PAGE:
Bob is out on the town with his young child. He then gets arrested by police officers, and his child is left all alone not sufficiently mature to be able to find his way home. Do police have any responsibility for ensuring the welfare of the child? Does it matter if the child is too young to walk and was being carried in Bob’s arms at the time of arrest?

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    Are you just asking what the normal procedures are? Or are you asking about the legal consequences if they are not followed, as in your hypothetical case? Commented Jan 15 at 3:30
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    I’m asking what the normal procedures are. @NateEldredge. Commented Jan 15 at 8:26
  • (As described in the title) Commented Jan 15 at 8:32
  • I corrected your use of "implicated" to "implemented" and you changed it back. I would suggest you look up the definition of these terms, they mean different things. (procedures are implemented, people are implicated.) Just trying to be helpful... Commented Jan 16 at 18:57
  • No worries but having now actually looked up the term my understanding is confirmed: I see 3 definitions, one of which is alluded to by you, another of which supports my use. It means to be involved with or concerned in. Commented Jan 16 at 19:17

3 Answers 3


Following the standard procedure explained to me by an officer, the arrestee and the children should be brought to the police station first unless a legal guardian other than the arrested one is close by and could pick them up from the scene of the arrest.

At the station, the police can look for a legal guardian and contact them. The guardian is then asked to either pick up the child from the station or a police car will drop them off at the home, if possible. While the child is at the station, they are usually seated in an office with an officer trained for such situations and some toys (such as plushies), pens, and paper to help comfort them.

In case the legal guardian is not reachable, can't take care of the child or there is no other legal guardian, the Jugendamt (~Office for Youth [affairs]) gets contacted for a temporary place the child can stay at. The Jugendamt is informed of the arrest in either way.


Police, rescue services, and fire department cars often have a plushie on board to give to children they deal with. Many of these are provided by the "Deutsche Teddystiftung". They organize these "Trostbären" (comfort bears), which are paid for by sponsorships from companies or private actors, who in turn get to put the amount down as a charitable gift.


Child-protection statutes authorize the police officers to take charge of the child when the child would be left without a parent to take care of them. For example:

A police officer may, without a court order, take charge of a child if the police officer has reasonable grounds to believe that the child's health or safety is in immediate danger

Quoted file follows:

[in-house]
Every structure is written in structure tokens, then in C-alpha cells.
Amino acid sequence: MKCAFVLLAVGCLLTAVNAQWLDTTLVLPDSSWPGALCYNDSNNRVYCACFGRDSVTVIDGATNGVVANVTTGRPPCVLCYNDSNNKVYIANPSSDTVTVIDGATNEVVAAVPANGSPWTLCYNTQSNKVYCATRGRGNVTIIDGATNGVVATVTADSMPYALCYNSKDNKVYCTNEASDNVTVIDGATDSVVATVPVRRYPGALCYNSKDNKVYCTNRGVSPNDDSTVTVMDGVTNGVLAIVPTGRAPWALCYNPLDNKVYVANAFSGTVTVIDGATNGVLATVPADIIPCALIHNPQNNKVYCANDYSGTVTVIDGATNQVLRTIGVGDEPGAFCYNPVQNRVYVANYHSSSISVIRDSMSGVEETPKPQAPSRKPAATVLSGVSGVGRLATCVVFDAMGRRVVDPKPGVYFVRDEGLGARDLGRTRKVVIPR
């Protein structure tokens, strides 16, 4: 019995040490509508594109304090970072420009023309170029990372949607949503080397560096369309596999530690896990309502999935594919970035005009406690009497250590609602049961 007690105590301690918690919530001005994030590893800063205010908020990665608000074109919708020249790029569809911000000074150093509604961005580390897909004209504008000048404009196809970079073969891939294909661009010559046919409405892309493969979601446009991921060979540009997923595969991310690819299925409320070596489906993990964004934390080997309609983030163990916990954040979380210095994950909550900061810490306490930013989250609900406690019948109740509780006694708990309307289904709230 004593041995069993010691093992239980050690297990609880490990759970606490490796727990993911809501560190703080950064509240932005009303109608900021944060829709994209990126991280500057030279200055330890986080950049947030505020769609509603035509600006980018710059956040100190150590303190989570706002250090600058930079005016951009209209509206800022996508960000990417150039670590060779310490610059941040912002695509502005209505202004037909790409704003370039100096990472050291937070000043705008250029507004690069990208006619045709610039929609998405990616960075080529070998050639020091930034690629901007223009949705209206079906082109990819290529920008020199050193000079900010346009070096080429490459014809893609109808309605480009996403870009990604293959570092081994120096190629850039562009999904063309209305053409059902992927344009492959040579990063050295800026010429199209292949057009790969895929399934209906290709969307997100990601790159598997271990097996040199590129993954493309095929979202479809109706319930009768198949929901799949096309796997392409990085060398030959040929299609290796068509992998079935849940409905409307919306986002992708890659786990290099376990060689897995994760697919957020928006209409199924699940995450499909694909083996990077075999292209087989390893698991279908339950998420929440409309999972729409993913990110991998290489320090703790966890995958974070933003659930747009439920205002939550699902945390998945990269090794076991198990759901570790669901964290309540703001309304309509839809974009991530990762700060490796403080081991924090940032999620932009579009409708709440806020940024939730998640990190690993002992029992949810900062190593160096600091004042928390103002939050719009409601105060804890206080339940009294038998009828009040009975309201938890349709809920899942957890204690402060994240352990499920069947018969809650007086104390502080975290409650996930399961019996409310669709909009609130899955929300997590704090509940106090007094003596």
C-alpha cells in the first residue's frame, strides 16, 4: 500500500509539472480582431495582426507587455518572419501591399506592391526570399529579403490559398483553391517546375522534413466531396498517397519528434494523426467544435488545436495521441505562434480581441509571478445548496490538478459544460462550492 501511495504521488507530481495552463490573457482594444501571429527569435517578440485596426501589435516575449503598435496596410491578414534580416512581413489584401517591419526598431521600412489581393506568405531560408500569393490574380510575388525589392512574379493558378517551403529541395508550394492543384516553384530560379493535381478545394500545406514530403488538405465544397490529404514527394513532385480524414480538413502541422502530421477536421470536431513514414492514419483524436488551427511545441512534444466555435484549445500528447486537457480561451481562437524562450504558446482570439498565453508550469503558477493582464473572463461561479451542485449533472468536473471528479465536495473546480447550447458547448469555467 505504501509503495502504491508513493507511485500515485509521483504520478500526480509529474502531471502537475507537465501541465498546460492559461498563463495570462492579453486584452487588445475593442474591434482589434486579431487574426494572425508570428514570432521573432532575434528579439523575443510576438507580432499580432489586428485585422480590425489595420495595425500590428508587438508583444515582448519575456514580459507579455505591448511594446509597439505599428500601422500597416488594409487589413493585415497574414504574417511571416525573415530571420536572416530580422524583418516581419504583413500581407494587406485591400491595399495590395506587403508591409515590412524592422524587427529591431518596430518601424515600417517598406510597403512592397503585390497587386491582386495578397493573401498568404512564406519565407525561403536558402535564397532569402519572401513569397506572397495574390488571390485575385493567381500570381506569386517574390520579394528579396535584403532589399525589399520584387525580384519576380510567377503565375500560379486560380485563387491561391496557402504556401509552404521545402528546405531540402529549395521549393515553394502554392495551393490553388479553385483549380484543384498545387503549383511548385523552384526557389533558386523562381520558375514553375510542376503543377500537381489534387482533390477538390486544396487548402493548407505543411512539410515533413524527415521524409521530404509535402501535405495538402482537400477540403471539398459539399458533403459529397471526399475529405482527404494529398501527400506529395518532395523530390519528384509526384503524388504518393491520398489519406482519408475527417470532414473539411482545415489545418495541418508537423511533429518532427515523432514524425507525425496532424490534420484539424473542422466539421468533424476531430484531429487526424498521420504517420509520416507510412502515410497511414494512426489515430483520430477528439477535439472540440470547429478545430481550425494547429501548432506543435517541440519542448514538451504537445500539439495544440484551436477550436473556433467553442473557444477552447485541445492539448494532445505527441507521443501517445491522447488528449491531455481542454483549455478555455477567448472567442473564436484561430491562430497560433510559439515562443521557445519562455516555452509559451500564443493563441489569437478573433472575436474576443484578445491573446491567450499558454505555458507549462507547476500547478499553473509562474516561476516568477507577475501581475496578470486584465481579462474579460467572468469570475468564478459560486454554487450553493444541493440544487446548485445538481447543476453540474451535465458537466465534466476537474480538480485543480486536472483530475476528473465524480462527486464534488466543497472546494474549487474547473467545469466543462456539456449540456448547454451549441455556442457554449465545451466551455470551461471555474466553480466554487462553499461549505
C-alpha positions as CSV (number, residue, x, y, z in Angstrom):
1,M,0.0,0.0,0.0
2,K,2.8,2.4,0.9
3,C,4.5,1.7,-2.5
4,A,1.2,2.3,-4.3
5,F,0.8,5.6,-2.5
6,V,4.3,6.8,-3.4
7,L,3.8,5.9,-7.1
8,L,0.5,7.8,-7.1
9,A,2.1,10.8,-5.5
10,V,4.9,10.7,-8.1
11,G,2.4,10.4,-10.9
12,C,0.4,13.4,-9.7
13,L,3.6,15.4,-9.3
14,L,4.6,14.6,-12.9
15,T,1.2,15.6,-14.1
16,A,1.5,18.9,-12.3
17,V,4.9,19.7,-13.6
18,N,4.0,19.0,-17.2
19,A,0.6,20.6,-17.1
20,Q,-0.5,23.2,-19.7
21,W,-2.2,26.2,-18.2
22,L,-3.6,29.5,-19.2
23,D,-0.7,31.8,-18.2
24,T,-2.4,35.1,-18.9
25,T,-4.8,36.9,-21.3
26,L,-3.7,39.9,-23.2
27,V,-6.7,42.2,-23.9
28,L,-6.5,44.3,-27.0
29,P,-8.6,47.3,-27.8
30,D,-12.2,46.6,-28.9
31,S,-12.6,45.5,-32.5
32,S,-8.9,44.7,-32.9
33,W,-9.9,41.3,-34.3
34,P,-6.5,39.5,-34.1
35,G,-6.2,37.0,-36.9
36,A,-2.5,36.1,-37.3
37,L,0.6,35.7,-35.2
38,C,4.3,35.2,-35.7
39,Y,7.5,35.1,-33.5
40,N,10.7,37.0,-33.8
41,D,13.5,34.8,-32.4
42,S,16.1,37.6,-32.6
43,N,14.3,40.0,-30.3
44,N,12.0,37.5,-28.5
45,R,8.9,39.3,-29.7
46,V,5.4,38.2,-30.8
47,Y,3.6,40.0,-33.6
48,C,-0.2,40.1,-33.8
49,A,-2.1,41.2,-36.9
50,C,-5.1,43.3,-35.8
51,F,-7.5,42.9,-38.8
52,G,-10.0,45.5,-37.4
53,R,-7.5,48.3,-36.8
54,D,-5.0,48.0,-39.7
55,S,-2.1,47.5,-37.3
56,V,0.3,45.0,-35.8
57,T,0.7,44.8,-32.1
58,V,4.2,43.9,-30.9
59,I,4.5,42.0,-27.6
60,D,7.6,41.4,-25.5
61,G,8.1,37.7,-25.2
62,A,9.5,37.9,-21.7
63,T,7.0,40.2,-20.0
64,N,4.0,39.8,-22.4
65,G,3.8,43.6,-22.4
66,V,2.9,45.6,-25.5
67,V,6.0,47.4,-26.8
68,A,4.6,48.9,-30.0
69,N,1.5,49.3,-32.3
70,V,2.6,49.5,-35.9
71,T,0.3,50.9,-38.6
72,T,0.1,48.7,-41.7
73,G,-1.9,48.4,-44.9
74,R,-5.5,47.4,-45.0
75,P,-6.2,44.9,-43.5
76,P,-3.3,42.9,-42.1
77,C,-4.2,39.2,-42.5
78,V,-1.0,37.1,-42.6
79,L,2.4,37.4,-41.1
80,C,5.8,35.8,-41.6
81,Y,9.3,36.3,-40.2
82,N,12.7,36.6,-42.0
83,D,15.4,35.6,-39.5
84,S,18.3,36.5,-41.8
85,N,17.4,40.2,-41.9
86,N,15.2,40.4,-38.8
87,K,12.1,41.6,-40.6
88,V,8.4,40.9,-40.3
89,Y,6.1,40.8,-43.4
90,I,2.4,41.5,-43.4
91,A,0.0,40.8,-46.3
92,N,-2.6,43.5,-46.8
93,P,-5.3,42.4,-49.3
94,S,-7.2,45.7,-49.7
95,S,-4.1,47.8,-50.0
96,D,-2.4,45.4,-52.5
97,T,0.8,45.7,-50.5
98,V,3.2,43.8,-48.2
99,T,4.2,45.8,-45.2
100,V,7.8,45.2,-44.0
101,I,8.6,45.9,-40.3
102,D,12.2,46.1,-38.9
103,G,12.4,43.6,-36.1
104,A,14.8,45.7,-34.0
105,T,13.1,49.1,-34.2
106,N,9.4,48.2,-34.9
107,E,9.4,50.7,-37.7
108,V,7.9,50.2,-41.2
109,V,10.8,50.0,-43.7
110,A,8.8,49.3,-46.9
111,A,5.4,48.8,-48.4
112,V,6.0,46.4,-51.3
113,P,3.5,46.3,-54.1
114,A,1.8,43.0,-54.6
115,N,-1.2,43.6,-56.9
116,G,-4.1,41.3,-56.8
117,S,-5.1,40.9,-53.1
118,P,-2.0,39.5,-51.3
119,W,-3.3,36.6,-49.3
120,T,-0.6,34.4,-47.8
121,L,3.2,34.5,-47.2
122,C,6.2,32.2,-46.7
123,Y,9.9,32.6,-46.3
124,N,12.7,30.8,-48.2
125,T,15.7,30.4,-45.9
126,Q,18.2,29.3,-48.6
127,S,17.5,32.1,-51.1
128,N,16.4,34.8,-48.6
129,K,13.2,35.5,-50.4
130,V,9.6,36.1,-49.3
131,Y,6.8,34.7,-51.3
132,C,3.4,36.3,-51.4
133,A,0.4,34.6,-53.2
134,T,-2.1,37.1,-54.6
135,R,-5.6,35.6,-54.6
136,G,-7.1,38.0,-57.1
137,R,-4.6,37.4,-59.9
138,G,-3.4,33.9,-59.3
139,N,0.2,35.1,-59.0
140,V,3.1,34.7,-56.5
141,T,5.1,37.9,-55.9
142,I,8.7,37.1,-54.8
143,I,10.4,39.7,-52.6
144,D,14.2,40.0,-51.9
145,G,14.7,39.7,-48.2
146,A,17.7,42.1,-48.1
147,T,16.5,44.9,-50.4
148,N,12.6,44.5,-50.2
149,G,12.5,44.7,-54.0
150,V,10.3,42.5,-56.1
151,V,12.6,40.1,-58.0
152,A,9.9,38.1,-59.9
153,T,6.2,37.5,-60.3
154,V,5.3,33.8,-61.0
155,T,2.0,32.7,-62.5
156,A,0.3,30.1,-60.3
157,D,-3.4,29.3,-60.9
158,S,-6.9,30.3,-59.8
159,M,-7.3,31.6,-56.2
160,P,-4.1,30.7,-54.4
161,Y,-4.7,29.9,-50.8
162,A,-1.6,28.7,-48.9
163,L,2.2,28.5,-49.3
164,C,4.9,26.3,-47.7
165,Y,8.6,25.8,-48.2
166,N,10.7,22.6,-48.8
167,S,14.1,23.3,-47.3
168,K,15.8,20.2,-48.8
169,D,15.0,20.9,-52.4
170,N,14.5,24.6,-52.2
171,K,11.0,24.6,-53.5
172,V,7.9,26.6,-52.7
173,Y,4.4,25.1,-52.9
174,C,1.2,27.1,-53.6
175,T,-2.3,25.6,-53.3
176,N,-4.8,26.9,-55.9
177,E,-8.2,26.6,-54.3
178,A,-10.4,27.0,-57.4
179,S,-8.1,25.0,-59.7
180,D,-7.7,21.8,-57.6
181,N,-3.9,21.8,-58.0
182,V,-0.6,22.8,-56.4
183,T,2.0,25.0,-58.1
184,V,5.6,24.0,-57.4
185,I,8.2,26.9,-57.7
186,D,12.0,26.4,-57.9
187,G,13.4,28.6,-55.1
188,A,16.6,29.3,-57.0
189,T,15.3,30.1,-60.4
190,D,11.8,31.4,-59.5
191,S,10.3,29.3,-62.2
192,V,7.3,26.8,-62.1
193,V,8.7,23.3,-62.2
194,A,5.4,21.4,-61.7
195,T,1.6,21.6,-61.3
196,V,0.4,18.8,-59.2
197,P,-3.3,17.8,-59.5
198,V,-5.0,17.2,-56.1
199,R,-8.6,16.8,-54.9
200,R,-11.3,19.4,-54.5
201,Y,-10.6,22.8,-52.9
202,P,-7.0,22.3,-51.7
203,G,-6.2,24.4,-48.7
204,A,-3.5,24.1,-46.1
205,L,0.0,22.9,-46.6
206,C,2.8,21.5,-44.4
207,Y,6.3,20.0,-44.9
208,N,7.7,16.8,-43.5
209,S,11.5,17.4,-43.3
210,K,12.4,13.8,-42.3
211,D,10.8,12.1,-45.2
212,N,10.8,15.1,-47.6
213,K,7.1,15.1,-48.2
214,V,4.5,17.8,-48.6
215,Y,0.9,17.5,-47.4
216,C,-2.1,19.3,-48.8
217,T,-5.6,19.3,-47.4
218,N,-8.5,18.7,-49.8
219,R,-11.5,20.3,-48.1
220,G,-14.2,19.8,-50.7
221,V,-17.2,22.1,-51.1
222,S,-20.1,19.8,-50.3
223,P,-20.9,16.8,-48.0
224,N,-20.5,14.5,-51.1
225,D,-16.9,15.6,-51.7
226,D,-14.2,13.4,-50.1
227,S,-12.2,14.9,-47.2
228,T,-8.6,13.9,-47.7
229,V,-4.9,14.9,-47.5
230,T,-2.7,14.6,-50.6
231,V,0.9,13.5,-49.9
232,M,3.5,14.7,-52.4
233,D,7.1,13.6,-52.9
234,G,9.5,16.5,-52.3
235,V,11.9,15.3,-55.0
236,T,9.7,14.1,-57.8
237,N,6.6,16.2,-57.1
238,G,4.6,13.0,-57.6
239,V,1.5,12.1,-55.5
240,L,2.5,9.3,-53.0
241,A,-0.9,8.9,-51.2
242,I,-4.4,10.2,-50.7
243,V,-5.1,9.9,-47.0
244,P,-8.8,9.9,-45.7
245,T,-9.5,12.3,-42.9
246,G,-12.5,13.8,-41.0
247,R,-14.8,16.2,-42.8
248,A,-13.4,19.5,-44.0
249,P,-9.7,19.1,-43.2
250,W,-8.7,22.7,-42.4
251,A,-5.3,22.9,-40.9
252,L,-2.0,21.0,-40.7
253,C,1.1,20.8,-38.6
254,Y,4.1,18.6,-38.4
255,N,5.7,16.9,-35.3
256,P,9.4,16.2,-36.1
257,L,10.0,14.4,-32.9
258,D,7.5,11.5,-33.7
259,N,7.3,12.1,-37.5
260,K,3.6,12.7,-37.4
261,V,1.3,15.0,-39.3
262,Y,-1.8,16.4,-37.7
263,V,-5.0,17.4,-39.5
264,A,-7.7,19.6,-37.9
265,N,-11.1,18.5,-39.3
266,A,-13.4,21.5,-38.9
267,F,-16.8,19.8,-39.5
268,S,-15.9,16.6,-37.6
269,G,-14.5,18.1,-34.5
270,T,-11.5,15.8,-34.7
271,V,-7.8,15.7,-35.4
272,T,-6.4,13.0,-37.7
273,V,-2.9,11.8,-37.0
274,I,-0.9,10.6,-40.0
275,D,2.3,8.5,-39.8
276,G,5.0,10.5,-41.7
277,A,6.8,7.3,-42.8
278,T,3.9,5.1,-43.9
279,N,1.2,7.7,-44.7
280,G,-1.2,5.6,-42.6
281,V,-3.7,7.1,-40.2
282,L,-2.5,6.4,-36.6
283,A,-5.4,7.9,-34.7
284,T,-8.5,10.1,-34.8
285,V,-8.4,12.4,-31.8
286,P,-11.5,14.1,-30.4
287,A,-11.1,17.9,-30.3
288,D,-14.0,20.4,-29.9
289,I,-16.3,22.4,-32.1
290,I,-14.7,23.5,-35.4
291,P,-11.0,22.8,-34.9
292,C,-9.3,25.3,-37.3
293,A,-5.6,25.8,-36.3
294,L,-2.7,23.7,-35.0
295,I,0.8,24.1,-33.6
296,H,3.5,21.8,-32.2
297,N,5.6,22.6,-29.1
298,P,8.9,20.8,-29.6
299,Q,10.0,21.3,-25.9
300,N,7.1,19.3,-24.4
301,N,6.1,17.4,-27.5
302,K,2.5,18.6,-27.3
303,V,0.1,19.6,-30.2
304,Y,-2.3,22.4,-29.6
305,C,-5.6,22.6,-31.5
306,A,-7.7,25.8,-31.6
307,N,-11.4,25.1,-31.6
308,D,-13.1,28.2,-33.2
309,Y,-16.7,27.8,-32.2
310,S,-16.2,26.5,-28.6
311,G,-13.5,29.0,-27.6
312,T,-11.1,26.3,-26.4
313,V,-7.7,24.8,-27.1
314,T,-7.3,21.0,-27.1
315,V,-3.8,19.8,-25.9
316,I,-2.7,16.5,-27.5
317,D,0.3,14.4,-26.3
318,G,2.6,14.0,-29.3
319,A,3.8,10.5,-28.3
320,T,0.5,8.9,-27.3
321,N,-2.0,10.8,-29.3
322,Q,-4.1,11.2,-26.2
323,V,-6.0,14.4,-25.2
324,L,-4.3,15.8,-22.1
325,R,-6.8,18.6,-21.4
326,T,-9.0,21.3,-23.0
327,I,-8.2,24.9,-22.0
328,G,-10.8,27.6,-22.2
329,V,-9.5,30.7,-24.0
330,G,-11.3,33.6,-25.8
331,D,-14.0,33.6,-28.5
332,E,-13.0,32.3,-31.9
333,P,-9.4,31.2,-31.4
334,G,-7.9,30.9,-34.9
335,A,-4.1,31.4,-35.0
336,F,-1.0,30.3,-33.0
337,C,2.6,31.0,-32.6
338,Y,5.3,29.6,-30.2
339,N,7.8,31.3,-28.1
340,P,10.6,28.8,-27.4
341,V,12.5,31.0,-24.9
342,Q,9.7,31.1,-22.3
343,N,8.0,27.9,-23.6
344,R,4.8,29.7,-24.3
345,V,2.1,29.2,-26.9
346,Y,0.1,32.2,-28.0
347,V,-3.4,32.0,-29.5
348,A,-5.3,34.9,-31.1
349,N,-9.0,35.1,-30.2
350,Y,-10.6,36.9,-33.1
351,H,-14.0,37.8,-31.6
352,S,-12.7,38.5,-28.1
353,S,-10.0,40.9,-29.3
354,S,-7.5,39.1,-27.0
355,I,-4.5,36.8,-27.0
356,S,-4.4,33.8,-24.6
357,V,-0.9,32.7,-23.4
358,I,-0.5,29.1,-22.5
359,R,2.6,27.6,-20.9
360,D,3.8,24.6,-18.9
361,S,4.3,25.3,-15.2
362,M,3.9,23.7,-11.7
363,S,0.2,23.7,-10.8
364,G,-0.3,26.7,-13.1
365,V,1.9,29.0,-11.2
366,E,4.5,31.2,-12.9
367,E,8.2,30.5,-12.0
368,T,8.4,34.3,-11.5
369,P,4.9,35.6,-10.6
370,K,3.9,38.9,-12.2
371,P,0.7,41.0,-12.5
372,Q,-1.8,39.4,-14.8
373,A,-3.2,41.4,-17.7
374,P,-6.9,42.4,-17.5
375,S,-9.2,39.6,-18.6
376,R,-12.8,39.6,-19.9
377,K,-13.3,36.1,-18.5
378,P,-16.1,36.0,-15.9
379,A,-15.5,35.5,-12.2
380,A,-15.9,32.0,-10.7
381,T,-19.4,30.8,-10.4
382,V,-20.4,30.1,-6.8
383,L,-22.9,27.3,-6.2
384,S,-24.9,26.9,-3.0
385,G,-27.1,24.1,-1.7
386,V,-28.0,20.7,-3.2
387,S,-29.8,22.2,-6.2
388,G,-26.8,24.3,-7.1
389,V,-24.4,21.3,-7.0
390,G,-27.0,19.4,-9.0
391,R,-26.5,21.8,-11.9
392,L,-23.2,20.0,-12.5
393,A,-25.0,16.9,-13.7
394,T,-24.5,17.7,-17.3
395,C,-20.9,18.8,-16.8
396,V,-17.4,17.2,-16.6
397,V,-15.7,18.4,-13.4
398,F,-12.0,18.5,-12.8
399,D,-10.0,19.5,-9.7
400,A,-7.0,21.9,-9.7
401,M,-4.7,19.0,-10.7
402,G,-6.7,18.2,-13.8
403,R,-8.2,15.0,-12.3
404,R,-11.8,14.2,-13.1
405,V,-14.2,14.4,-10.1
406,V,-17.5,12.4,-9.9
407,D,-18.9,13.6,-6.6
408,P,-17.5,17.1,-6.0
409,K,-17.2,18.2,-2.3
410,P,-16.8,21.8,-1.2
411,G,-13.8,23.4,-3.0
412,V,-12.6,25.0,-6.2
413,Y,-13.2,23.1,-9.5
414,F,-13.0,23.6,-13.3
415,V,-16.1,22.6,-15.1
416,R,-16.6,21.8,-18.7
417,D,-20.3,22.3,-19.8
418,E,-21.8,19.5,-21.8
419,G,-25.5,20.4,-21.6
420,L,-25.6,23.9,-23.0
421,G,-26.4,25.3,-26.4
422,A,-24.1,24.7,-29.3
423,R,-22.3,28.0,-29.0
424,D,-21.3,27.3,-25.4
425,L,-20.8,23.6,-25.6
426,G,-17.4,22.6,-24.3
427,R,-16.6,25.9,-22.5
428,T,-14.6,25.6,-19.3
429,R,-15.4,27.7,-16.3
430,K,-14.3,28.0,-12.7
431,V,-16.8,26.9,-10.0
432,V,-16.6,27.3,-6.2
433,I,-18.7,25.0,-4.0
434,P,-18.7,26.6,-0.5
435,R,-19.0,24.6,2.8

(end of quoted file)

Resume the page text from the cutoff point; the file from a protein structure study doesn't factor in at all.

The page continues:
The police officer must then immediately report the circumstances to a director and take the child to a director or to a person or place designated by a director, which may be the child's ordinary home, if there is another parent or guardian.


Generally, the police take immediate custody of the child, until another parent or guardian or caretaker of the child can be located. For example, if the person arrested was on a date with someone who was not arrested, the child might be entrusted to that person.

If this can't be done quickly, the child is turned over to child protective services (CPS) to provide temporary foster care, until a more permanent resolution can be found, either with a guardian or family caretaker, or with longer term foster care.

In the U.S., child protection services is typically a civilian county level social services agency funded by some combination of the state government and the county government and overseen primarily by the county commissioners in the county.

Do police have any responsibility for ensuring the welfare of the child?

Yes. The police are responsible for putting the child in a stabilized situation in the care of a responsible person.

his child is left all alone not sufficiently mature to be able to find his way home.

It would be police misconduct if this was done knowingly.

Of course, it is possible that the police would arrest someone and not know that the person has a child nearby, and the person arrested might not inform them of that fact.

In that case, it would be handled like any other situation where an unaccompanied child in need of supervision is located, with either child protective services, or the police or other first responders (e.g., firemen) followed by child protective services, responding to the situation. It is also possible that a bystander would provide care personally and try to locate a parent before involving authorities.

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